Death from Above: Drones and Virtual Warfare in the Af-Pak Theater
“The U.S. Air Force has been increasingly relying on unmanned aerial vehicles (uavs) or drones, particularly the mq-1 Predator (figure 8.1) and larger mq-9 Reaper (figure 8.2). The first uavs were used in Yugoslavia, where in 1998 the Kosovo war became history’s first virtual or postmodern war. The seventy-eight- day campaign achieved its objectives without a single nato combat fatality (Ignatieff 2000). Drones were used again during the 2001 invasion of Afghanistan and since 2004 in the tribal borderlands of Pakistan. During this time they have also been used to assassinate people and bomb vehicles and buildings in several other countries (e.g., Yemen in November 2002). Now, they are “preying” on people and “reaping” death and destruction in Iraq, Pakistan, and Afghanistan.
The drones are in use “24/7” over Afghanistan and the Pakistan tribal borderlands. These ghost planes are launched from Afghanistan, but mainly flown by joystick pilots located halfway around the world at air force bases in the United States. As Washington and the military see it, the ideal use of Predator and Reaper drones is to pick off terrorist leaders. Most of the drones are armed with Hellfire missiles or smart bombs, which the pilots can fire with the push of a button once they have spotted targets on their video screens. Killing is just a matter of entering a computer command; to the drone pilot, it is like pushing Ctrl-Alt-Del and the target dies. Ctrl-Alt-Del, also known as the “three-finger salute,” is computer jargon for “dump” or “do away with,” as in the Weird Al Yankovic song “It’s All About the Pentiums”: “Play me online? Well you know that I’ll beat you / If I ever meet you, I’ll Control-Alt-Delete you.” The uav pilots “have an almost godlike power. Their job is to survey a place thousands of miles distant (and completely alien to their lives and experiences), assess what they see, and spot ‘targets’ to eliminate—even if on their somewhat antiquated computer systems it ‘takes up to 17 steps—including entering data into a pull-down window—to fire a missile’ and incinerate those below” (Engelhardt 2009d)….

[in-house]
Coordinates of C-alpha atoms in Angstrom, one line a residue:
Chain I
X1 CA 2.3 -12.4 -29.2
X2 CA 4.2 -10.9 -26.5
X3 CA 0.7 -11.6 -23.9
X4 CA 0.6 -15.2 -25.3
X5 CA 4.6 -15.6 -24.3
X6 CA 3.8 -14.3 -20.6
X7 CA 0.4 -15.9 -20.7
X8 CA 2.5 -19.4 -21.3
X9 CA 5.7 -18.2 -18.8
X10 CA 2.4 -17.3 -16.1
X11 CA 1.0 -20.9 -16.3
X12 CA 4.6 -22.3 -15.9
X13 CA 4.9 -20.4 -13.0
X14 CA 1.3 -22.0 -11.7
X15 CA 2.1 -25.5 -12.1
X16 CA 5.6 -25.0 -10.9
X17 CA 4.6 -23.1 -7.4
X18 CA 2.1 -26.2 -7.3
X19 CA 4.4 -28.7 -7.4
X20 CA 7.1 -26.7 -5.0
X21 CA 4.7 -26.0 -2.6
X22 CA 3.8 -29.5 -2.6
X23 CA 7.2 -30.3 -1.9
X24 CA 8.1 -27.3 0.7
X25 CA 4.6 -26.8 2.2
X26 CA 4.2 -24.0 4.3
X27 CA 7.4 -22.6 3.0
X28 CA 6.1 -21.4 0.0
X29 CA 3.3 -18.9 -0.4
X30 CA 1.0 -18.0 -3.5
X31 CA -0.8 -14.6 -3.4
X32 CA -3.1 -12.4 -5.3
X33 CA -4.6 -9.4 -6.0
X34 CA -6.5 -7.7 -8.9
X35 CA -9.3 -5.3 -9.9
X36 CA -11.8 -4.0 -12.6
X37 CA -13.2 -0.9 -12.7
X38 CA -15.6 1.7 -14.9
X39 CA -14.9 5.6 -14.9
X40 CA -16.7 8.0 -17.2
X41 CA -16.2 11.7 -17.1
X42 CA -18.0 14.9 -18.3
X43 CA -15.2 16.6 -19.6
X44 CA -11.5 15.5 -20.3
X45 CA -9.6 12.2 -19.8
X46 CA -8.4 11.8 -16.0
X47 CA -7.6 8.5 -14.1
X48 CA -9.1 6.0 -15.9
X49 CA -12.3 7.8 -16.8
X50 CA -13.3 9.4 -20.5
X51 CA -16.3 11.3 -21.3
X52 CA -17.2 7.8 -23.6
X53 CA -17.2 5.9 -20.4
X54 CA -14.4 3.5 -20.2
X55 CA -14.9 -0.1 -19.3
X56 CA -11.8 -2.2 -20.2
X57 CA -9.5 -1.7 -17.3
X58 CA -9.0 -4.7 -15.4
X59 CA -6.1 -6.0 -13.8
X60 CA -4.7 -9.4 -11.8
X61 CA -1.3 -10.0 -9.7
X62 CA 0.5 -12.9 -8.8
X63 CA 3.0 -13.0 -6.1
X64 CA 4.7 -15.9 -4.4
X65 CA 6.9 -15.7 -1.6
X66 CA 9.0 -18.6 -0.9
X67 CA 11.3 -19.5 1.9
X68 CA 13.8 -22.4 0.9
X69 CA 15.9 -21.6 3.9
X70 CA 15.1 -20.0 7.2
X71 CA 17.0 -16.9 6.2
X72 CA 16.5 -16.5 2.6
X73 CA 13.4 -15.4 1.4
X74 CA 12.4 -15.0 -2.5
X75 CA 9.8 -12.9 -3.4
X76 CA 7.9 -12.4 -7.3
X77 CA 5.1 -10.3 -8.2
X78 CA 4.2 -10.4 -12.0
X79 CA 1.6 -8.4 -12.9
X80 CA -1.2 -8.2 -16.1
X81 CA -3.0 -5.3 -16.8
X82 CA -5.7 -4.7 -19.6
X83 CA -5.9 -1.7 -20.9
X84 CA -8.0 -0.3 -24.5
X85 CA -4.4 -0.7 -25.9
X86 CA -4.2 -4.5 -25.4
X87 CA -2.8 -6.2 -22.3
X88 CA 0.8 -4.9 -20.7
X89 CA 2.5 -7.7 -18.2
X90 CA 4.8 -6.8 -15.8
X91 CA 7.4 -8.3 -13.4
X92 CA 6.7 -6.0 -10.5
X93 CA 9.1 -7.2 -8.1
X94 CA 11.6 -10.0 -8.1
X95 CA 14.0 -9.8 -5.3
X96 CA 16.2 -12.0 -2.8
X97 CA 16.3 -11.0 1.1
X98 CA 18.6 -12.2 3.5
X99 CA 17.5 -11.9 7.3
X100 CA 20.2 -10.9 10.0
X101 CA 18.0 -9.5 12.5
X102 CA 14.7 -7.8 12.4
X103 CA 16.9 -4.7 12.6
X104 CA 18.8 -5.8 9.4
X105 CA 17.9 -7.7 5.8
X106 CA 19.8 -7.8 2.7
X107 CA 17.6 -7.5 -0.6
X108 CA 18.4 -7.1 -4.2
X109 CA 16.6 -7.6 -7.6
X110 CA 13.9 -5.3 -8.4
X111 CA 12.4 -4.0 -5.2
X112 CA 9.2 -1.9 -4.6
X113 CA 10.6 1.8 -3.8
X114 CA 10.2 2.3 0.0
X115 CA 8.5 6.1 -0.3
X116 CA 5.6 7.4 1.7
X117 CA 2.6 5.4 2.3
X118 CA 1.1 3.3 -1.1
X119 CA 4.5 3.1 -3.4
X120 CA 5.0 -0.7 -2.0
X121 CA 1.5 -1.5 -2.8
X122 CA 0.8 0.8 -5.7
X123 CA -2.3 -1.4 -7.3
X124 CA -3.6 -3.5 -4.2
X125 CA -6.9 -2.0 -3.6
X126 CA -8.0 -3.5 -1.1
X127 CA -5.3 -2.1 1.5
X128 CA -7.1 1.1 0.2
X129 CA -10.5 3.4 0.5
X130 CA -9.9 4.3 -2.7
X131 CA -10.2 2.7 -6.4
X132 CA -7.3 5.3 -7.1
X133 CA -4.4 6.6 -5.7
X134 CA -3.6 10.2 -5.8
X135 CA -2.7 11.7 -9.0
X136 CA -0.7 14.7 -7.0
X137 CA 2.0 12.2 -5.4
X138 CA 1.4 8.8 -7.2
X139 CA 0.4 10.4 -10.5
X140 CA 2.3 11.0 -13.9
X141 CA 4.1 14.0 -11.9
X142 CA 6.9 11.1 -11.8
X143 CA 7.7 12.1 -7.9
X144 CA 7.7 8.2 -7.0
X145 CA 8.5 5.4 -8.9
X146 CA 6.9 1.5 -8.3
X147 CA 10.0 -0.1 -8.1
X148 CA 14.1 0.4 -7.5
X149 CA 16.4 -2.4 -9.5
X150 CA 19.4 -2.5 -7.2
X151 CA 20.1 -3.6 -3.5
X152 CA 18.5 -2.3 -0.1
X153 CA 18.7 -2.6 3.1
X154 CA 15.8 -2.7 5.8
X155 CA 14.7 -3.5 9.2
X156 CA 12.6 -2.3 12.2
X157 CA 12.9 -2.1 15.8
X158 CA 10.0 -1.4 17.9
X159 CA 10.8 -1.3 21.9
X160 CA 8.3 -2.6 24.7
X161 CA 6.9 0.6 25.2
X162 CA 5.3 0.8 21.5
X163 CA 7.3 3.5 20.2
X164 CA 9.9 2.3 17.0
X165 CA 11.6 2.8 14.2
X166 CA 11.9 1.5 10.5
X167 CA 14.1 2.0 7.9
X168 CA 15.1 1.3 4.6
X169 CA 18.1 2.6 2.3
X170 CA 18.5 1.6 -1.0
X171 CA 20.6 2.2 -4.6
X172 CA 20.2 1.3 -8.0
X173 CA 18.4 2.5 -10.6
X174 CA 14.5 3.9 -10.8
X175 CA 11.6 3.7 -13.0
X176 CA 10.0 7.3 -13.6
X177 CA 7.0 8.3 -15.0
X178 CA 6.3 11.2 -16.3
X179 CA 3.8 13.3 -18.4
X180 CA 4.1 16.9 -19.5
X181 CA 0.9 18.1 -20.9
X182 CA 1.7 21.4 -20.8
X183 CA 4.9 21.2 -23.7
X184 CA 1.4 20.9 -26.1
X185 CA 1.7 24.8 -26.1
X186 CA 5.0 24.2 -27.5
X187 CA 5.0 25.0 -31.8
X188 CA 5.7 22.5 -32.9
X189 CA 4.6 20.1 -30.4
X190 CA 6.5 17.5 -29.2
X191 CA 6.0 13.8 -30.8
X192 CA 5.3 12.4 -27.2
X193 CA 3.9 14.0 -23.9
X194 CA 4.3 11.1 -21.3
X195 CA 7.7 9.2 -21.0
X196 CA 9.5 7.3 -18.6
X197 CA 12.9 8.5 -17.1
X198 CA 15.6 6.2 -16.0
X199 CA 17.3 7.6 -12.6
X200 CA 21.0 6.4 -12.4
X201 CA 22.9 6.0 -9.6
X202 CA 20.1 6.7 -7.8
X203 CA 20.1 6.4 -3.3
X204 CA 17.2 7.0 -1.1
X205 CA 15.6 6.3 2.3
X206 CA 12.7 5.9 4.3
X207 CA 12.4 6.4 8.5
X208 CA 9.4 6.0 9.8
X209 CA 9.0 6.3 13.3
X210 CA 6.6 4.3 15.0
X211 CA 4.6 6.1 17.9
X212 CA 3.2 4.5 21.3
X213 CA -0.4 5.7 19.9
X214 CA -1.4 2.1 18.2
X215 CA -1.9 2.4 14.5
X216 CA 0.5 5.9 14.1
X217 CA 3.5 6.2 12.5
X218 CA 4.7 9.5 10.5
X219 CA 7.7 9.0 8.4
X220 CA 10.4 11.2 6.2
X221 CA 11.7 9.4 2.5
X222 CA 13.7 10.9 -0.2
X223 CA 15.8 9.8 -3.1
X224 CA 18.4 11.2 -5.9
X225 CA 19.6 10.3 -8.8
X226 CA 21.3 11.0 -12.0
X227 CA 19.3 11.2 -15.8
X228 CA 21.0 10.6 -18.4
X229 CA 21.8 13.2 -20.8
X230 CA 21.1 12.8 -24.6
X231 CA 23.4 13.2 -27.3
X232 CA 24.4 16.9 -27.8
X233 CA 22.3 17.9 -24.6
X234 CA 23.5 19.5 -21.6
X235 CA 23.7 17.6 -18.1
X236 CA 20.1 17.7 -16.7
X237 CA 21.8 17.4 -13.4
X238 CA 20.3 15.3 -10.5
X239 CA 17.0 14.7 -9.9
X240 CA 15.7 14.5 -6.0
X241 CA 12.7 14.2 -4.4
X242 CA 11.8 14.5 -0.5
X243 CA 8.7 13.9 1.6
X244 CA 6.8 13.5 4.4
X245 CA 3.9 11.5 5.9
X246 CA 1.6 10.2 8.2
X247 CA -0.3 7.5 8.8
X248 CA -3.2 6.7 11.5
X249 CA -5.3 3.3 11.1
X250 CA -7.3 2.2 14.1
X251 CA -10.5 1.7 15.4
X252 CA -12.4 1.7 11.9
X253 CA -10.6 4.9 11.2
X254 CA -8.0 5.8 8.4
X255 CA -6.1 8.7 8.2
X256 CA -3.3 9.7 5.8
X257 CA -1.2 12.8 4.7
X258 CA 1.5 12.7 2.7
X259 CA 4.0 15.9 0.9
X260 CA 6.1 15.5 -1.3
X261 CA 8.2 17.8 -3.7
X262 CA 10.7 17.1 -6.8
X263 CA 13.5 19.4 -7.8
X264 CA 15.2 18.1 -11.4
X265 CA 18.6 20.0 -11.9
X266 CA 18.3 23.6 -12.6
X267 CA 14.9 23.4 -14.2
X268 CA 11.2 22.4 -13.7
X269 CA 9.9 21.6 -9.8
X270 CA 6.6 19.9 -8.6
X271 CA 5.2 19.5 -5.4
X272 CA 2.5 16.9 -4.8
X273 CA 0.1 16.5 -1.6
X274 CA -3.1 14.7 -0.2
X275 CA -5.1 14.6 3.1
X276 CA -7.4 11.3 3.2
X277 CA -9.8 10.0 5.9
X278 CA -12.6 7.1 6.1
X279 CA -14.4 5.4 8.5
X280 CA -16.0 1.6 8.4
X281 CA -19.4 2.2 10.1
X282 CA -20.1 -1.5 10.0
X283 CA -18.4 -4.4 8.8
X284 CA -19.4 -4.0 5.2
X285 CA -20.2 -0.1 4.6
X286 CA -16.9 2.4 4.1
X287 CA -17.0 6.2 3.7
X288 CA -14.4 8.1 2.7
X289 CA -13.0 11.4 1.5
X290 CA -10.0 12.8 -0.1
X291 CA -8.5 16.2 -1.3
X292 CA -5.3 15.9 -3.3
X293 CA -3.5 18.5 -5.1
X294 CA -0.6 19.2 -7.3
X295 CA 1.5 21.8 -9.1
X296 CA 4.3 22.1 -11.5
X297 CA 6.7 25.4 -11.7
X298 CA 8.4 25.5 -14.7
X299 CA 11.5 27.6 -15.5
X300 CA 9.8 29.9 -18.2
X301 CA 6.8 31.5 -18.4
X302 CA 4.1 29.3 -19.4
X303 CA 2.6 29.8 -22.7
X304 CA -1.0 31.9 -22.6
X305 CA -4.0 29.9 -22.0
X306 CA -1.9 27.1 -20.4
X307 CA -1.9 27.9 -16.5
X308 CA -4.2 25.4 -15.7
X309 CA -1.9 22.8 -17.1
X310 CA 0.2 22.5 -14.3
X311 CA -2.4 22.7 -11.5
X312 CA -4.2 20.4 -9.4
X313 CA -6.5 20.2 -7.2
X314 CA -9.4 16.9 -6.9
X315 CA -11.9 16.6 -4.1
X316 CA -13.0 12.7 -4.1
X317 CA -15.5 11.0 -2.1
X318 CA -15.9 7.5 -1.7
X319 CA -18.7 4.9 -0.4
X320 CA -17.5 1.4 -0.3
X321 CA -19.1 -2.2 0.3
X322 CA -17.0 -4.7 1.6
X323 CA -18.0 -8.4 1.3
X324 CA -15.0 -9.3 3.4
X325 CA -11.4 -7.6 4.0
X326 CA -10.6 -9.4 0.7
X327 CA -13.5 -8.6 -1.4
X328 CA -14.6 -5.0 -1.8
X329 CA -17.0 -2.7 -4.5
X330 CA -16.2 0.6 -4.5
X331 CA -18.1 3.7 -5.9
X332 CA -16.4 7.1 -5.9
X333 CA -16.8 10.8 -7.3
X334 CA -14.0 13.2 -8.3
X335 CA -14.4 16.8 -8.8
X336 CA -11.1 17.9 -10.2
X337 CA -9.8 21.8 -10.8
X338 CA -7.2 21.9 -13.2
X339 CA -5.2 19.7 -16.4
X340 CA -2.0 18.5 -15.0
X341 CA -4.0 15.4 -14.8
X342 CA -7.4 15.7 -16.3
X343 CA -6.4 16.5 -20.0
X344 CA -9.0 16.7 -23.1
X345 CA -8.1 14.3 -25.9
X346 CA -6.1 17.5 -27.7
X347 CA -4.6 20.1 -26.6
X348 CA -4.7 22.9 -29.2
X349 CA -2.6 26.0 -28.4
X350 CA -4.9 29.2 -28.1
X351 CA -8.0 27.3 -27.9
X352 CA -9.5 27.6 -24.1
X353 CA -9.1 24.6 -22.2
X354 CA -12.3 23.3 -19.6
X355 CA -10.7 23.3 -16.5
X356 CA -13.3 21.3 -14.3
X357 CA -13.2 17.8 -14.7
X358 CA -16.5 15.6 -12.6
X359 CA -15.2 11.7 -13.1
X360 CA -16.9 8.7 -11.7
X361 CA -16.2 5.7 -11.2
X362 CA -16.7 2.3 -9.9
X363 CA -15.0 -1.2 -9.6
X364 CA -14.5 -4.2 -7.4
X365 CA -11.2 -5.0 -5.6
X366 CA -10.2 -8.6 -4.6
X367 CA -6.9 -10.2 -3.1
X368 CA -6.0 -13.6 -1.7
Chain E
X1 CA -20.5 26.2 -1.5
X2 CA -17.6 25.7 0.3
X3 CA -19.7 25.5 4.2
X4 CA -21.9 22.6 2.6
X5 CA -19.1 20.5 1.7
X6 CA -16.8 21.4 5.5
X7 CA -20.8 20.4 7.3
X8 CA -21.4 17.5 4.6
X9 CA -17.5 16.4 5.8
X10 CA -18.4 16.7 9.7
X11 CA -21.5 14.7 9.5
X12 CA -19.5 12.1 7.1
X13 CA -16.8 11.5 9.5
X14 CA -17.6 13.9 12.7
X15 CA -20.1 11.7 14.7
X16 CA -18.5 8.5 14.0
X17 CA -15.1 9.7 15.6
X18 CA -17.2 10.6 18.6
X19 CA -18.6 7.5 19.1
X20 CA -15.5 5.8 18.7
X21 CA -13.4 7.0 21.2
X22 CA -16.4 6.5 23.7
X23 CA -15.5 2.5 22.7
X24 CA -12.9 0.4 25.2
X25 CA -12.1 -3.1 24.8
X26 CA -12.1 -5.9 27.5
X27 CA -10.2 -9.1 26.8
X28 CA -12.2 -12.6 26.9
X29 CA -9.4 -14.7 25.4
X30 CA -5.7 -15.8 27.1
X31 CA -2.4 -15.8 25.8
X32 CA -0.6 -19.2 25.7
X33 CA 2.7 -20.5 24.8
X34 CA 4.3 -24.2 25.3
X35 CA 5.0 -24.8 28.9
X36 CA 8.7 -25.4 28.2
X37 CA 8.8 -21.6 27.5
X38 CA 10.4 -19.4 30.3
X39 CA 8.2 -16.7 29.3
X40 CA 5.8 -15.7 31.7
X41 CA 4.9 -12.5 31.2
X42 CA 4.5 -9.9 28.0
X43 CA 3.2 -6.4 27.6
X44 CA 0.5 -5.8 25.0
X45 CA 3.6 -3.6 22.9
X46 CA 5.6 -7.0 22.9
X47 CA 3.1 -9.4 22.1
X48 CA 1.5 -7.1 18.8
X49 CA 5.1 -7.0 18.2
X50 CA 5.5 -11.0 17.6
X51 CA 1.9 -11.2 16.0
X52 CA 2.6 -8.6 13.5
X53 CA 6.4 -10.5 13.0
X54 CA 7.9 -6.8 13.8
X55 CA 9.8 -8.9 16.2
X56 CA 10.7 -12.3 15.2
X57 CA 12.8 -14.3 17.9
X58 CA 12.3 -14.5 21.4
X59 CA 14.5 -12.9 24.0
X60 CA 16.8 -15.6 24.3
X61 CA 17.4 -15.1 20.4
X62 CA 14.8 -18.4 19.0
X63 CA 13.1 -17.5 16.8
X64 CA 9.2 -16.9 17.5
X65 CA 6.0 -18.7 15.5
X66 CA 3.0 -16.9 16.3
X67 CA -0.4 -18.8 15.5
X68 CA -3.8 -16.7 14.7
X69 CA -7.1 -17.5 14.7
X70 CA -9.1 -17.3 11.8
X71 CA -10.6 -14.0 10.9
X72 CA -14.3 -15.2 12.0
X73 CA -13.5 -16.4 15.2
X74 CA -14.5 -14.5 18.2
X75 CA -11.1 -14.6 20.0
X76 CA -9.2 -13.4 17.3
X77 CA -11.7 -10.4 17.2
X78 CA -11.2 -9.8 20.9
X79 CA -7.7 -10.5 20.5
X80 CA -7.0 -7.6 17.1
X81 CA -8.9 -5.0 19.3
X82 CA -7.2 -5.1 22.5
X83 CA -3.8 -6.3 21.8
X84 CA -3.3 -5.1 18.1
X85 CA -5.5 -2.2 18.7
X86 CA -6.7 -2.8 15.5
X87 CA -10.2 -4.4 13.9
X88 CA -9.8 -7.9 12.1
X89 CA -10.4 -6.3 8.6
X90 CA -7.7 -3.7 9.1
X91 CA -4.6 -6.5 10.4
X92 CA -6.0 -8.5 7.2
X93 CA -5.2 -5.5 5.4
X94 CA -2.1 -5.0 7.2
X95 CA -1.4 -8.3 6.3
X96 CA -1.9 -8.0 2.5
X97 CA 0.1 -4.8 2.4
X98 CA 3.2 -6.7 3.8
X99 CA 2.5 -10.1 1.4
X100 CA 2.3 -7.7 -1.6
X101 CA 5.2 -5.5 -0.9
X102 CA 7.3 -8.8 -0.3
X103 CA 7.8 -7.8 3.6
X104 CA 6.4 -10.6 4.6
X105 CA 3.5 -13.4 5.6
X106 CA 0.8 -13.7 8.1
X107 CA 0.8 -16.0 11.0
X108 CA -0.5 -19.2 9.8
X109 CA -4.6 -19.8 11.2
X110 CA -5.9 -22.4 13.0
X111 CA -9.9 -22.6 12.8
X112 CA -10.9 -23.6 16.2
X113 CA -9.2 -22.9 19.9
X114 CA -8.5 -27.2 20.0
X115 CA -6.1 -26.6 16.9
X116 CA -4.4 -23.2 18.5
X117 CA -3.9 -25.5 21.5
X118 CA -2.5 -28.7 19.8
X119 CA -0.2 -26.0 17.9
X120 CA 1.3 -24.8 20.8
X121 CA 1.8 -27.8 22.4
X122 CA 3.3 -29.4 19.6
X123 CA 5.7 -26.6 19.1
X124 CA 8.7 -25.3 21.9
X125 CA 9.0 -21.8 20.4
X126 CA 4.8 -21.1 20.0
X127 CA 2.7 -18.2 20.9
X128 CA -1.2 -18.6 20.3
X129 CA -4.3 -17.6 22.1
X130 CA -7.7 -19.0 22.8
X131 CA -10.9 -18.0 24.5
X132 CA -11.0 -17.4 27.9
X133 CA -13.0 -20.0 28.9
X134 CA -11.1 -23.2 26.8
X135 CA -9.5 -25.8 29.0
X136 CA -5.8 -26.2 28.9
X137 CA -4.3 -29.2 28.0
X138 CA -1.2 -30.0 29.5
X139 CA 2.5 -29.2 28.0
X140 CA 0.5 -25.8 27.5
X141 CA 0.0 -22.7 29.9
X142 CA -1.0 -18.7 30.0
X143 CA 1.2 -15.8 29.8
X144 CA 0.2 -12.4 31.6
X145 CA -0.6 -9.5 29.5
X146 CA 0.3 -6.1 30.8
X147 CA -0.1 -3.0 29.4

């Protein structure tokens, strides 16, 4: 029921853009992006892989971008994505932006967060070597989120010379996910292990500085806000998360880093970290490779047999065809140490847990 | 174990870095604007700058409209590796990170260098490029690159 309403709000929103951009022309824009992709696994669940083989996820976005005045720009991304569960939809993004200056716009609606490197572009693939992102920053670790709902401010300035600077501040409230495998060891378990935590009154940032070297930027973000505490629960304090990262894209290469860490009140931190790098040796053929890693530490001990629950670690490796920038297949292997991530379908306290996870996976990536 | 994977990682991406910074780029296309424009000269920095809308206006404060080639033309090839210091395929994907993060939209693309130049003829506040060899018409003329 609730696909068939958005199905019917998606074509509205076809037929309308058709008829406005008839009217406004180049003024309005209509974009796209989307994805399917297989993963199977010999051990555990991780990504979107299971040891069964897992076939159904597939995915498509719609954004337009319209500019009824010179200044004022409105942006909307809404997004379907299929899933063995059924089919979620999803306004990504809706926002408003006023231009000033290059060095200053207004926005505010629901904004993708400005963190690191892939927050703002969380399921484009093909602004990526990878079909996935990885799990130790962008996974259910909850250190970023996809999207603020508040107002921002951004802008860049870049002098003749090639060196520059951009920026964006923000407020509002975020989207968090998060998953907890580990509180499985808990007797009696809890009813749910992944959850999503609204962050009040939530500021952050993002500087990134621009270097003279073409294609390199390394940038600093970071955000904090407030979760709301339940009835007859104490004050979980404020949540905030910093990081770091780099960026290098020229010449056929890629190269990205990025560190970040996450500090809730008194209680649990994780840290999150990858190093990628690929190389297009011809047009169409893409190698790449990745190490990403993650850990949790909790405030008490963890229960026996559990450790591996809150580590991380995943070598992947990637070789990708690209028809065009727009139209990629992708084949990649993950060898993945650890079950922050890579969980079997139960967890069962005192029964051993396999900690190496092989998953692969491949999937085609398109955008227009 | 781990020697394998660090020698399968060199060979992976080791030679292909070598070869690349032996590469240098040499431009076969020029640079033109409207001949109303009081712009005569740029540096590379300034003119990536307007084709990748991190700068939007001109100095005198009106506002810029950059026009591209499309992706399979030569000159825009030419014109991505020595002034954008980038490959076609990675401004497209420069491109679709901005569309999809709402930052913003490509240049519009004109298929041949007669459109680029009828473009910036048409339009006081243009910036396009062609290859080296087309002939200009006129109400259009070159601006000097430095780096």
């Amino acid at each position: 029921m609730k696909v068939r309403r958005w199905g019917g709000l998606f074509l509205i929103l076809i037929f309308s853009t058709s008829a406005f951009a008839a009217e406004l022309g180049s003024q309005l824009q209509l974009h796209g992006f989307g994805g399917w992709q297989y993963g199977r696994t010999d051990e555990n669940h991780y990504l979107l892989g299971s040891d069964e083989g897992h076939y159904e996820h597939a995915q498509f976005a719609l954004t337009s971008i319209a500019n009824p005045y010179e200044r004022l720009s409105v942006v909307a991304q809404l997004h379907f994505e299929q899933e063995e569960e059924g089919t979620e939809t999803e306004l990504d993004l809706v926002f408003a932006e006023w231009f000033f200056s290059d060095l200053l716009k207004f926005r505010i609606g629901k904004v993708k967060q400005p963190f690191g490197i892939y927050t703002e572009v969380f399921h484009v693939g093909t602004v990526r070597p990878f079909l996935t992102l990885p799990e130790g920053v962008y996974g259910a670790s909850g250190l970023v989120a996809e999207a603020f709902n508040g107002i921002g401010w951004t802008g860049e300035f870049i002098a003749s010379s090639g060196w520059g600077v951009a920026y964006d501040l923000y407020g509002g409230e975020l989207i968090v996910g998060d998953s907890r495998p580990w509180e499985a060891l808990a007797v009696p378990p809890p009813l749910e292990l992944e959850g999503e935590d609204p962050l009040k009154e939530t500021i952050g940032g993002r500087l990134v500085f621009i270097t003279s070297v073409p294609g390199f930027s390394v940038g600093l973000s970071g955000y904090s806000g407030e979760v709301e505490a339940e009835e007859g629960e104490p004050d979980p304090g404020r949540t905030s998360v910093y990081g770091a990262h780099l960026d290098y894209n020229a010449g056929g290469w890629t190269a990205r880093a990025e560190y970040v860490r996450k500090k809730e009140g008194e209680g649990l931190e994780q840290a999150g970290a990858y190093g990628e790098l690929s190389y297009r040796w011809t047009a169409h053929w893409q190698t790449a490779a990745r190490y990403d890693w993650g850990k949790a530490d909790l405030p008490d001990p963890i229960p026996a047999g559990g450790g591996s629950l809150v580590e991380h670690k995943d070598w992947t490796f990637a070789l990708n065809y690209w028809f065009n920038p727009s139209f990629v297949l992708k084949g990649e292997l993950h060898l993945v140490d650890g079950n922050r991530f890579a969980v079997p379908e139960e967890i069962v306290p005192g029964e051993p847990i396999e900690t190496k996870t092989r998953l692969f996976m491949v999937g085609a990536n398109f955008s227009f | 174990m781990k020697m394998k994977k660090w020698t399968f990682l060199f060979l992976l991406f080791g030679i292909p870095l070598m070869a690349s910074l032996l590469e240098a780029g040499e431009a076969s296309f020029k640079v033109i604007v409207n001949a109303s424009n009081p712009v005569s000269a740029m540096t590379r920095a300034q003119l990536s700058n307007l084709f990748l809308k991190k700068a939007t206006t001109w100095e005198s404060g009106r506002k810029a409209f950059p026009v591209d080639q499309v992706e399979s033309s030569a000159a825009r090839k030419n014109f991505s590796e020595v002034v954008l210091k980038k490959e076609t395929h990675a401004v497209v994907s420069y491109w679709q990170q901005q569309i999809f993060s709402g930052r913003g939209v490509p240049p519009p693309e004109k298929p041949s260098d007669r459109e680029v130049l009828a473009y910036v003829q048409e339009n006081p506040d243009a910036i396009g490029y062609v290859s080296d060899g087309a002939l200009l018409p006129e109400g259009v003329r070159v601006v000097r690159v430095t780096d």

The hype and hubris surrounding this technology is immense. The mainstream media has been full of glowing reports on the drones, some of which imply that their use could win the war on terror all by itself, such as a report from April 2009 that the drones were killing Taliban and Al-Qaeda leaders and “the rest have begun fighting among themselves out of panic and suspicion. ‘If you were to continue on this pace,’ counterterrorism consultant Juan Zarate told the LA Times, ‘al Qaida is dead’” (The Week, April 3, 2009, p. 7). In an uncritical 60 Minutes television report on U.S. Air Force drone operations in May 2009, the officer in charge was asked if mistakes were ever made in the drone attacks: “What if you get it wrong?” His response was: “We don’t” (cbs Interactive Staff 2009).”
8.1 MQ -1
Predator, armed with Hellfire missile. Public domain photo. Source: http://www.af.mil/photos/media_search.asp?q=predator. Provided as a public service by the U.S. Air Force.
8.2 MQ -9
Reaper landing after a mission in support of Operation Enduring Freedom in Afghanistan, 2007. Public domain photo by Sgt. Brian Ferguson. Source: http://www.af.mil/photos/media_search.asp?q=predator. Provided as a public service by the U.S. Air Force.
(pp 178-181) This excerpt by Jeffrey A. Sluka
From Virtual War and Magical Death, edited by Neil L. Whitehead and Sverker Finnström (Duke University Press, 2013)